A friend of mine (let's call him Tom) was heading to the airport the other day to catch a flight for his next training assignment when his cell phone rang. His boss said he needed to skip the trip and come in to the office and that he would explain what was going on after Tom got in. In his early 50's, Tom is a senior trainer and consistently ranked among the top trainers in his company.
Three hours after meeting with his manager Tom gave me a phone call and asked if I would look over his resume. He'd been let go. Without disparaging his company, he shared with me the conversation he had with his boss:
- Tom's dismissal had nothing to do with disciplinary actions.
- No performance issues were noted, either.
- The company had not met its income projections for three straight quarters.
- As a result of #3, the entire training department was being eliminated. All 30 trainers.
As Tom related some of his experiences with the company, it became apparent why they might be having financial problems. Again, he wasn't being disparaging, but in the stories he shared it was clear that money was being wasted.
A few months back the corporate team of 30 trainers attended a training session in Texas. Twenty-two of the trainers live in one Northeastern city. Tom wondered at the time why the company would pay for airfare, lodging, and per diem for 22 people to fly to Texas instead of flying eight people plus the trainer to company headquarters in the Northeast. That was a whole bunch of extra plane tickets that didn't need to be bought.
Even more money was wasted when the company rescheduled the training and paid the change fee on nearly 30 airline tickets.
Then there was the time Tom was scheduled to teach a class via a series of webinars, but one senior manager said he'd rather have the class taught face-to-face. And so Tom (along with half a dozen remote employees) had to fly to the senior manager's location so the class could be conducted real-time. Again, much money was spent unnecessarily on travel and lodging, not to mention the extra man-hours wasted from all that travel, all because one senior manager didn't want to learn via webinar.
These two examples were just from the training department, but based on experience, I'm fairly confident in predicting that a similar lack of manpower coordination is common throughout Tom's company. Such sloppiness is expensive, so it's not hard to see why his company has been missing its numbers.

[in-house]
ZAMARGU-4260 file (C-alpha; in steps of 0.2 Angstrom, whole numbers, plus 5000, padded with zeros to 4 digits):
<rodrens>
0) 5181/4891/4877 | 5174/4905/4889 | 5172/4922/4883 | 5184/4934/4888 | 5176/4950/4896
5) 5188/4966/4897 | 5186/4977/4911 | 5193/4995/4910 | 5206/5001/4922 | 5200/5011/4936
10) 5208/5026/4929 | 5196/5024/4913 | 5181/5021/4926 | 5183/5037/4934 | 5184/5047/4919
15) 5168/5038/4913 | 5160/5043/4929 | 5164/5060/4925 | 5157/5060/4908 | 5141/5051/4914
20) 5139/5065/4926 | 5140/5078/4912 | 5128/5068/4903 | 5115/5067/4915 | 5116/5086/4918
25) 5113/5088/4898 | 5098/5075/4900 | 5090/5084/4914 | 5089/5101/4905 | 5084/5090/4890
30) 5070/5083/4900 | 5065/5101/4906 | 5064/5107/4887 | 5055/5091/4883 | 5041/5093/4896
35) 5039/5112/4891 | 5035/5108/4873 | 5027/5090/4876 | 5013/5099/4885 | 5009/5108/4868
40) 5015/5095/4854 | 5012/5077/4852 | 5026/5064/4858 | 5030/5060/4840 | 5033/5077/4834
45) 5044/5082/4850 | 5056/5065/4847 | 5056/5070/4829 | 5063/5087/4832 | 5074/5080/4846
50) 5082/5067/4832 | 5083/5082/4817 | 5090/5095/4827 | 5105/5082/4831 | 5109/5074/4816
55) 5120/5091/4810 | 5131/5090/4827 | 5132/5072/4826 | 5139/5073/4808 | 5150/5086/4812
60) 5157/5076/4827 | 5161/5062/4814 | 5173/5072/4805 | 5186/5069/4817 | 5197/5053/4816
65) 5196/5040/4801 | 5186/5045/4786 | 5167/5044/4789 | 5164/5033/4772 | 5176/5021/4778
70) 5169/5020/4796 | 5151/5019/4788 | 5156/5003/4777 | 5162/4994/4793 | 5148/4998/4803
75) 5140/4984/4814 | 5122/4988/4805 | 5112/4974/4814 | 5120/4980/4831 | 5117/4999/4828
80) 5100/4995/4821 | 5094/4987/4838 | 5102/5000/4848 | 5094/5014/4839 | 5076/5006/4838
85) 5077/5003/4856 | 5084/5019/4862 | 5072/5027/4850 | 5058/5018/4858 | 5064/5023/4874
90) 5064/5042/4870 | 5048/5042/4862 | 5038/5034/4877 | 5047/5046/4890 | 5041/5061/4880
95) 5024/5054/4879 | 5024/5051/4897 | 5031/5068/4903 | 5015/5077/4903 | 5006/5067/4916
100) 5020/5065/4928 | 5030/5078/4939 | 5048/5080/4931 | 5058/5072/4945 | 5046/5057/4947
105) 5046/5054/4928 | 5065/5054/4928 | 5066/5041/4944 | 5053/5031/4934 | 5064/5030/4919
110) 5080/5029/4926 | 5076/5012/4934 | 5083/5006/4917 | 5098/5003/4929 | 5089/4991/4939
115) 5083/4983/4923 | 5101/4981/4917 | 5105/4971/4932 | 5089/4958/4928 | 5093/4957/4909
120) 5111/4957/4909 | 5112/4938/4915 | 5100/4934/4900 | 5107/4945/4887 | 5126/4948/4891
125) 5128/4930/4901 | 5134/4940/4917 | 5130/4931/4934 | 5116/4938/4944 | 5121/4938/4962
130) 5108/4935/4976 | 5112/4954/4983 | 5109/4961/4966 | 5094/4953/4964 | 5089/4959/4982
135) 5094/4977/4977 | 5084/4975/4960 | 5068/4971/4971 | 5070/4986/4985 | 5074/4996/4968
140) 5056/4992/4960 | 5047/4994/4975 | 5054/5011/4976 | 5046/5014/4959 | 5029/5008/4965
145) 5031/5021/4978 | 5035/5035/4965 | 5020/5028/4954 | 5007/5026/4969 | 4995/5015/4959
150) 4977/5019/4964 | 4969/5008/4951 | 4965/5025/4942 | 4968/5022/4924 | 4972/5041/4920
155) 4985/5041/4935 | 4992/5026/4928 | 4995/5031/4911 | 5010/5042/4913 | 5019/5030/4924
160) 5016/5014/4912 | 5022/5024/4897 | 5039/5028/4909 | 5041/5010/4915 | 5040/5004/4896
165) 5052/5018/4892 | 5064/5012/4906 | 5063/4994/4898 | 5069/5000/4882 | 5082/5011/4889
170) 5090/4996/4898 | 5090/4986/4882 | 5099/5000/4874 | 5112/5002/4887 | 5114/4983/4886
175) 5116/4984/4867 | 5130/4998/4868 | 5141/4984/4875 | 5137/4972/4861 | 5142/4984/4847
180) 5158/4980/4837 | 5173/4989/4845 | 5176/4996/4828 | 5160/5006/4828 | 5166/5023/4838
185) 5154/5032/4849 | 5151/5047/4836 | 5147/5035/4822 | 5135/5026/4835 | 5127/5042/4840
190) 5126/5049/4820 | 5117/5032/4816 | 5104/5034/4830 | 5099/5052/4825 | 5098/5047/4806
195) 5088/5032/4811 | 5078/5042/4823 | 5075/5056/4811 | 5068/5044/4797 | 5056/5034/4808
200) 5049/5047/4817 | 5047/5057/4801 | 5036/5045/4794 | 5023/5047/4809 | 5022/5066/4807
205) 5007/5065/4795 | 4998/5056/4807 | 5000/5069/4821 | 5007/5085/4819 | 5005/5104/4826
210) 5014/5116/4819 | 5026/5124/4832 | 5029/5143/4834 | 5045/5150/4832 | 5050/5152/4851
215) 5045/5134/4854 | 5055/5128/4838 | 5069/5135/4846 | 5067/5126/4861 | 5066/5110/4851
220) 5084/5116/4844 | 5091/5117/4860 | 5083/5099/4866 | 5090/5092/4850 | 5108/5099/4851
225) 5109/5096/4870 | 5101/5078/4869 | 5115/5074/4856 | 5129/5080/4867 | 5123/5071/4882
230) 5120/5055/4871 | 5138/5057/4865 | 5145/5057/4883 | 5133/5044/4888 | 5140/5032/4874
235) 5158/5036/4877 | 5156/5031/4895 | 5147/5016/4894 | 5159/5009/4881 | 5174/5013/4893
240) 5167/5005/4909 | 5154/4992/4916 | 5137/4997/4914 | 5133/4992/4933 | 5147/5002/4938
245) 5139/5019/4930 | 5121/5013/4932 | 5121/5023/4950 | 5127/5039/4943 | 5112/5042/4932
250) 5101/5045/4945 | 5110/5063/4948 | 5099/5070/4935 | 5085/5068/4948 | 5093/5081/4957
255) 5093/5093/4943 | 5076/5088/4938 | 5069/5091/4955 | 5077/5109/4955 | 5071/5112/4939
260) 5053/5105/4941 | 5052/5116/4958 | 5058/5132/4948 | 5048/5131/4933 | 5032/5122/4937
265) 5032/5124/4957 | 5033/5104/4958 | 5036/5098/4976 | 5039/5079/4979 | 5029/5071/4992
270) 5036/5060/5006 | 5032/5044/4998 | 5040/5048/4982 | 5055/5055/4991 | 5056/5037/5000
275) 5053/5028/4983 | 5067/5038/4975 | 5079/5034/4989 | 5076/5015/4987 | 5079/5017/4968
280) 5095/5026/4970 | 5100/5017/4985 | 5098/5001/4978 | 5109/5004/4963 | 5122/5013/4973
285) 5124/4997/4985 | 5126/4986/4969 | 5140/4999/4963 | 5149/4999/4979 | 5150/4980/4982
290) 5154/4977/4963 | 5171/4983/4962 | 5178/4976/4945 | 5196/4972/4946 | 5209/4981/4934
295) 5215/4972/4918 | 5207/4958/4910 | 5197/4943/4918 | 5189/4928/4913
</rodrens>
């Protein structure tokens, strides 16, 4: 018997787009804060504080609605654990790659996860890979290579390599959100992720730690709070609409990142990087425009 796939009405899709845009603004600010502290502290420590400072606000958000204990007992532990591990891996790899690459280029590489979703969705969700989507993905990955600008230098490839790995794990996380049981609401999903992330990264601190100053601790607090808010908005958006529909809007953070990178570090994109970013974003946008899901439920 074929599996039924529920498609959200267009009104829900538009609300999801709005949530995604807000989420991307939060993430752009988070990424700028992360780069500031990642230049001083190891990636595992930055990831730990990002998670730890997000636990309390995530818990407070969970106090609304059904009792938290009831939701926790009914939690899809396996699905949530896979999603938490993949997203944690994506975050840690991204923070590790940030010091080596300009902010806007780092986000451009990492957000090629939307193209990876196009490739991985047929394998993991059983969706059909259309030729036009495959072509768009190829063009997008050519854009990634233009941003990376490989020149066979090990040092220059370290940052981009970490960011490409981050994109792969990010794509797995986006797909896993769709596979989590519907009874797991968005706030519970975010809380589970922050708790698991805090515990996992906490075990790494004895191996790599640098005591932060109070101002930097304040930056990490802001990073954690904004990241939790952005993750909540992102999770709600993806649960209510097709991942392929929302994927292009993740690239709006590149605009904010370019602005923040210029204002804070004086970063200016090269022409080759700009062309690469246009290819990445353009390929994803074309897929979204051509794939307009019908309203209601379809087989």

Problems such as these are common when managers don't learn that working at higher levels in an organization requires different levels of thinking, and that one of a manager's primary responsibilities is to coordinate with others to strive for efficiency.
Please note: Managers should plan and coordinate for efficiency, not with efficiency. The former results in profits; the latter in costly mistakes.
Still, the question remains, why don't more managers do so?
Great question, glad you asked.
More often than not, it's simply because they haven't been adequately trained. We throw titles on people but provide little training on the core management responsibilities of (1), equipping others to do their job better and (2), coordinating with others to improve processes for greater efficiency.
Sure, there's a whole lot more, but these responsibilities get overlooked most often.
Let's look at the "equipping" responsibility first. It's kind of a double-whammy, because not only are most managers not taught that this is a core responsibility, even if they are, most of them have never been taught how to train other people.
Please listen carefully: Telling ain't training, and showing ain't training, either. Also, the ability to stand up and talk does not a trainer make.
If you are a manager, you owe it to yourself as well as to the health of your organization to seek out training on how to train other people. I can't tell you how many managers in my Train the Trainer workshops end up saying "Wow so that's why my team doesn't learn what I teach them!"
Next let's look at coordinating with others for greater efficiency, which is the problem with Tom's company. Prior to 2007, sloppy coordination could occur and with a little luck a company could still be profitable. But those days are gone. Those wearing manager hats need to spend quality time planning and coordinating, striving for maximum efficiency in all operations.
This may not seem like "work," but it is the work of a manager. And, in large companies such as Tom's, that planning and coordinating needs to be with managers of other departments, or money is sure to be wasted.
Bottom line, the economy is tough enough. Inefficiency in managers today means not only smaller profits, but also higher unemployment numbers.